Participation in climate protests partly depends on expected size, study finds
Whether or not people choose to attend a climate protest partly depends on its expected size. When they expect a larger protest, they are less likely to take part—as Universität Hamburg’s Cluster of Excellence for climate research (CLICCS) shows in a publication in the journal Nature Climate Change.
Mass protests are an important motivator for politicians to implement ambitious climate policy. But what determines whether a protest movement grows or dwindles? The study at hand uses the example of the global climate strike from 2019 to show that, for many people in Germany, their participation depends on how many people they expect to attend a given demonstration. Accordingly, Fridays for Future’s strategy—organizing multiple local protests at the same time, instead of one massive centralized event—can successfully motivate more people.
On the basis of a three-stage survey involving more than 1,500 respondents, Dr. Johannes Jarke-Neuert, who works in Jülich and formerly in Hamburg, and his Hamburg colleagues Prof. Grischa Perino and Henrike Schwickertwere able to show for the first time the connection between the expected number of demonstrators and the willingness to personally join in. “When the demonstrations are larger, for some people the ‘costs’ of attending apparently outweigh the benefits,” says Grischa Perino, a Professor of Economics at Universität Hamburg.
If my concern is represented sufficiently, I do not necessarily go there myself anymore
For example, some people feel uncomfortable in large crowds, or don’t want to travel to protests because of the likely overfilled trains. “If, in addition, they anticipate that the protest will be large enough to create awareness for their interests whether they take part or not, many choose to just stay home,” says Perino. “These so-called free-riders also play a measurable part in the climate movement. They let others do the work but reap the benefits.”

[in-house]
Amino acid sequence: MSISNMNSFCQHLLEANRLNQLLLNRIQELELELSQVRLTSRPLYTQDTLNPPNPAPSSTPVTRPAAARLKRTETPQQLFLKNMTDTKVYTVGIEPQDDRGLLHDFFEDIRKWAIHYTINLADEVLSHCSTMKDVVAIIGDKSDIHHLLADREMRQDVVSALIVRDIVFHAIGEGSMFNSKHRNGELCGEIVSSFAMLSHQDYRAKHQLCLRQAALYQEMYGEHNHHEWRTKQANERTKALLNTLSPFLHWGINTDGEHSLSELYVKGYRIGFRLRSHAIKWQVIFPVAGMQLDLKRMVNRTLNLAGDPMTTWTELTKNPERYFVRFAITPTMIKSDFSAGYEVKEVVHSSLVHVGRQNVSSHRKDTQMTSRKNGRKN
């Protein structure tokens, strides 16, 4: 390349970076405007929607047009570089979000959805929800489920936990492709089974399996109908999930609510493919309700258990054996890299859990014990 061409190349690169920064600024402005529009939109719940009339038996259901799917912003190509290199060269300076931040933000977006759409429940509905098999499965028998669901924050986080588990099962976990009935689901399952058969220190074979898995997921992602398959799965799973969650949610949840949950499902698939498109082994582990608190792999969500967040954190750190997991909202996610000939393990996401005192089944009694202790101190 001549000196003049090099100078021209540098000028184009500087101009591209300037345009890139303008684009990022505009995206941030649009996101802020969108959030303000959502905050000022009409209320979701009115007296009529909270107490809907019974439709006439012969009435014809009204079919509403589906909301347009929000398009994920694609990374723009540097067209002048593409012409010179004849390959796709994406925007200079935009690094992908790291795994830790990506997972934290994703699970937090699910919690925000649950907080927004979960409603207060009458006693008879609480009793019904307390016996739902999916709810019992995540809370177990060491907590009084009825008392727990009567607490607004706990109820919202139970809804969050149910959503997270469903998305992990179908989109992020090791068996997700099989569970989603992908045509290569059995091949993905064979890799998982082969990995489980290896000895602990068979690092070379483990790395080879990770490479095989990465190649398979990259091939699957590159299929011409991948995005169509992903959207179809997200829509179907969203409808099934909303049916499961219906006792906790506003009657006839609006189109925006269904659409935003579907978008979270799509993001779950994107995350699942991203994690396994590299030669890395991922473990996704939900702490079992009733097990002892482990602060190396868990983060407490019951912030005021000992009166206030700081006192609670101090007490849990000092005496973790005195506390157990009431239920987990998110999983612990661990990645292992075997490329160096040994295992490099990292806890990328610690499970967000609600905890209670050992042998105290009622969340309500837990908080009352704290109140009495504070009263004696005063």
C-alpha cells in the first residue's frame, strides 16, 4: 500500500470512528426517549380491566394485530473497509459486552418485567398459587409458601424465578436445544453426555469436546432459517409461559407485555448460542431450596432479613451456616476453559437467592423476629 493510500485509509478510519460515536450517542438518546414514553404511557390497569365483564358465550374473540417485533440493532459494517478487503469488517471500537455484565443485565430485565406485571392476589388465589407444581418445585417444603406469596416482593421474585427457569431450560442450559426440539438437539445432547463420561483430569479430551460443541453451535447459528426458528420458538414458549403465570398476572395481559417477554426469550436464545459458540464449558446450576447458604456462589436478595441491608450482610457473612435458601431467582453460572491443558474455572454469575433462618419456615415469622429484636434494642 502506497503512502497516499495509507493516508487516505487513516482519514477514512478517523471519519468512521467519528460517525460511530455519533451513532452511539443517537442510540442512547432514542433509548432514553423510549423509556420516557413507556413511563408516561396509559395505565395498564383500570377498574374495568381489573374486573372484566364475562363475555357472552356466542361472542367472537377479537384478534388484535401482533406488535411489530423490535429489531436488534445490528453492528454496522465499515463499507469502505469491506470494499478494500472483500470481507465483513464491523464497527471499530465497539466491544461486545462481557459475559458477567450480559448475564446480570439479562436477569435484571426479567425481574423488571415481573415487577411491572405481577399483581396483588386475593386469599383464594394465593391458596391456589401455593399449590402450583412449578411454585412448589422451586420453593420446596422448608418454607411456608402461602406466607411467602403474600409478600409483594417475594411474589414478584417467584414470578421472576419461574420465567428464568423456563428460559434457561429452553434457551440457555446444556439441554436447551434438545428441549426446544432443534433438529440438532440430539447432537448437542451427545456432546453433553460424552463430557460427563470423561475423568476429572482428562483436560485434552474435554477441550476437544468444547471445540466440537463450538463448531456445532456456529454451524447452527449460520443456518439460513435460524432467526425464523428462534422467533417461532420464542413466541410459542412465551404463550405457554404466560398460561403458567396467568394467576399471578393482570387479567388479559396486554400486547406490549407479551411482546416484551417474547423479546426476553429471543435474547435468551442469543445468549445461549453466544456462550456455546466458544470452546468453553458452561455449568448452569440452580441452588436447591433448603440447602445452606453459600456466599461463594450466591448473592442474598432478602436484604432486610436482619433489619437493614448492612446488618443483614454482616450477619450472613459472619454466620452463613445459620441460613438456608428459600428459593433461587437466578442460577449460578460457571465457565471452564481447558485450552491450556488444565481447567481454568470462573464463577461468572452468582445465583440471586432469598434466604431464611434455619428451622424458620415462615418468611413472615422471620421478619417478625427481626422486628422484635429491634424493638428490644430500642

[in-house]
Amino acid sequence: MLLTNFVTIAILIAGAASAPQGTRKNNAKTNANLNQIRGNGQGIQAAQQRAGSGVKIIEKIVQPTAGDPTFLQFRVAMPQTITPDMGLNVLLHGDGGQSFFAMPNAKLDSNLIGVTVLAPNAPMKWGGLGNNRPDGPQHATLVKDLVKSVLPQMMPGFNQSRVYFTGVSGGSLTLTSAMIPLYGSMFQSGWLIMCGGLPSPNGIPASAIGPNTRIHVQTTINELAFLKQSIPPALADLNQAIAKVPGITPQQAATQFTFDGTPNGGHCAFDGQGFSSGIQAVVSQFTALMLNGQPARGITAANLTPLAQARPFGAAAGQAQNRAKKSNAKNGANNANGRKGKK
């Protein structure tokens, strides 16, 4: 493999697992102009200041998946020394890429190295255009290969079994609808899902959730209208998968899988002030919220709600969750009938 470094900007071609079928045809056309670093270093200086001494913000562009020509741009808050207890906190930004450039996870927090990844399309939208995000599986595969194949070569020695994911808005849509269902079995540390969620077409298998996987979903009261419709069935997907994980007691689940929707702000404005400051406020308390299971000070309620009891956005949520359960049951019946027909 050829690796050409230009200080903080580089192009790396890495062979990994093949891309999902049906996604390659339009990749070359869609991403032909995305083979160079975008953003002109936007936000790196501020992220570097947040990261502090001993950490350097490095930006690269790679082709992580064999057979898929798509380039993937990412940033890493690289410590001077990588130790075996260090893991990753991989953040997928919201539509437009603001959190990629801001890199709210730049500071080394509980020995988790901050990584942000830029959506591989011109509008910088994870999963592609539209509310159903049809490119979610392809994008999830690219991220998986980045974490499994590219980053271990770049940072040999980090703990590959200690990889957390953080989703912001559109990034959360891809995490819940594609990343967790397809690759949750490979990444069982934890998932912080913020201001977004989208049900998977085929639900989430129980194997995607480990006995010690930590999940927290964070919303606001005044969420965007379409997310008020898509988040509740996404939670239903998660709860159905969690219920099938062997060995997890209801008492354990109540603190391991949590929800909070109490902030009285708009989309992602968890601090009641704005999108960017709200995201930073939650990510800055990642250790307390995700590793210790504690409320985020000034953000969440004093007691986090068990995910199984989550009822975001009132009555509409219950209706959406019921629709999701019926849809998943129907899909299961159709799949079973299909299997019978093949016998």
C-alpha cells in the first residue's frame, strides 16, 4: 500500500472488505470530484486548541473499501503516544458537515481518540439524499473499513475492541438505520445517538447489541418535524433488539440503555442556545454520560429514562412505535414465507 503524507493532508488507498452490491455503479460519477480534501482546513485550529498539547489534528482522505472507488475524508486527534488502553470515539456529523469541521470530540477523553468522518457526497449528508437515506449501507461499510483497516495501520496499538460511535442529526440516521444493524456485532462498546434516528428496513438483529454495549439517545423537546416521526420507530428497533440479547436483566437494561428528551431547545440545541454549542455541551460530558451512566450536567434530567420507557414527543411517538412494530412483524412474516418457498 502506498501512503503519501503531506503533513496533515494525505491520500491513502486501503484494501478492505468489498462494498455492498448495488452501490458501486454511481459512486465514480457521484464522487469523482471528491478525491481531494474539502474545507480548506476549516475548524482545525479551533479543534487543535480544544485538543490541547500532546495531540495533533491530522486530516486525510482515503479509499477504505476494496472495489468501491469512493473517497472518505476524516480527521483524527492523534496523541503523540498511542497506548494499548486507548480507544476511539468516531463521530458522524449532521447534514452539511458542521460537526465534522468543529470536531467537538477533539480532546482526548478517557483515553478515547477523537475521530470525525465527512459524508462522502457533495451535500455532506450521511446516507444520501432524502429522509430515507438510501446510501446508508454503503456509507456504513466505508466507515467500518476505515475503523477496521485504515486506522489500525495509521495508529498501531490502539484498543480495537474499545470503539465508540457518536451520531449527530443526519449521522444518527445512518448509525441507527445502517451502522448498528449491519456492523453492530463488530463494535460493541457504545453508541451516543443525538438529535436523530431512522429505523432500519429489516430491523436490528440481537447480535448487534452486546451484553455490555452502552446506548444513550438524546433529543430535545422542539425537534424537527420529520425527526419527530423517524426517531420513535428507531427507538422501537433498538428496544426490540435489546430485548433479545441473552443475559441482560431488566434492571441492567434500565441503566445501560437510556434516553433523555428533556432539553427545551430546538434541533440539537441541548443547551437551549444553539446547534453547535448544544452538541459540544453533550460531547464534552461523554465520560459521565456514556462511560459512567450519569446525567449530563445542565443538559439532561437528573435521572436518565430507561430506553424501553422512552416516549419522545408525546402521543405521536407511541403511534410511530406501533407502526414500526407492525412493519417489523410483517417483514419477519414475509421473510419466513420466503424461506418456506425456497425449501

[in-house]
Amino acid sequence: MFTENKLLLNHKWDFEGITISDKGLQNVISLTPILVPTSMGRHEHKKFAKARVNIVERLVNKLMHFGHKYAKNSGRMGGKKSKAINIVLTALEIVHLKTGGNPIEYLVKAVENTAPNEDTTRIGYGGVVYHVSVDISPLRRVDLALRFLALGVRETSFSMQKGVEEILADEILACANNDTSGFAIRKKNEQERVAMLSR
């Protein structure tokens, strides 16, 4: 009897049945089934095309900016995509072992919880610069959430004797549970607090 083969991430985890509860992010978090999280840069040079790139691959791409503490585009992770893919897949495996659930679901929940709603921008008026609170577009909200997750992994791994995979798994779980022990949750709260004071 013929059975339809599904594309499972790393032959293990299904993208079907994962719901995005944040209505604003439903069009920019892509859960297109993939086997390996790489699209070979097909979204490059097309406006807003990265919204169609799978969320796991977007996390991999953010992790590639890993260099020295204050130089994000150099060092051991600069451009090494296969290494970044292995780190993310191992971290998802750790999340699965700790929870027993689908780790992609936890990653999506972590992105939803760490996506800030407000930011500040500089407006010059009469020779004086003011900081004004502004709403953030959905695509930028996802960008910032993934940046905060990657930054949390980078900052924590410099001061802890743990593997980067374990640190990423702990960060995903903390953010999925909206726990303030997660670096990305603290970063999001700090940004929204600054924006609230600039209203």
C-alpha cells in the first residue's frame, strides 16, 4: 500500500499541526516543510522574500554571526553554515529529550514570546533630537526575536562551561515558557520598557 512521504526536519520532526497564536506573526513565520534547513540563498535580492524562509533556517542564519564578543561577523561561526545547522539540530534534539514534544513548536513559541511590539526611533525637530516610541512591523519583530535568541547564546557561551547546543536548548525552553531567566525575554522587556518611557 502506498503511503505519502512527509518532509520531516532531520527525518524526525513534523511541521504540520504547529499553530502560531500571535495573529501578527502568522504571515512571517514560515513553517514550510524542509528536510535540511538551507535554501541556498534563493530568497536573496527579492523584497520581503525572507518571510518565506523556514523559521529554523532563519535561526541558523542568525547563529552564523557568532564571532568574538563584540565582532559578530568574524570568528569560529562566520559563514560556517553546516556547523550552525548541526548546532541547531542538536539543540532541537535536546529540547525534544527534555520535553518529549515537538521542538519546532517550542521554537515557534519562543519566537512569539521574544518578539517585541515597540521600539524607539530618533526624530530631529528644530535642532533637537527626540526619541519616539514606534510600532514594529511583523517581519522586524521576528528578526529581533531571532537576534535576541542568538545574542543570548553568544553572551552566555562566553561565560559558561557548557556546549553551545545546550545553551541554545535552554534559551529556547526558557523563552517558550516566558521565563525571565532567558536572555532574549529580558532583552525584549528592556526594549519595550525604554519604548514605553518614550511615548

In the fall of 2019, adults were expressly invited to join in climate protests for the first time. The protests took place simultaneously in several cities across the country. The study discussed here was conducted in Berlin, Hamburg, Cologne and Munich, where larger demonstrations were expected.
Willingness to join in for medium-sized demos higher than for large ones
The survey respondents were aged 18 to 75 and came from all walks of life; unlike in other studies, they were not explicitly climate protest supporters. In advance, they were asked to estimate what percentage of those surveyed would attend the climate strike in their own city, and to state whether or not they were personally likely to join in; roughly a quarter of them said they likely would.
In a second survey, shortly before the demonstration, this result was shared with part of the group; a control group did not receive this information. Both groups were given the opportunity to adjust their estimates of the overall participation rate. In this way, the expectations concerning the size of the local demonstration were changed for a randomly selected part of the respondents, allowing to cleanly separate their effect on the choice of whether or not to participate from other factors like political views. In a third survey, conducted after the climate strike, all respondents were asked whether or not they had actually taken part.
A comparison of the groups revealed that those respondents who had raised their initial estimates after receiving the information were significantly less likely to attend than those from the control group, who received no additional information. In contrast, those who had lowered their initial estimates were more likely to attend.
These findings underscore that the strategy used by Fridays for Future—namely, organizing multiple, smaller and decentralized protests throughout Germany—ultimately helps to motivate as many people as possible. They also lead to a practical insight: “Before a protest, the team organizing it should be careful not to exaggerate the predicted number of participants,” says Grischa Perino.
Doing so could deter those people who are more likely to take part in medium-sized demonstrations than in large ones. The study’s findings improve our grasp of how societies are responding to the challenges posed by climate change, and which future developments are plausible—one of the central goals of the Cluster of Excellence CLICCS.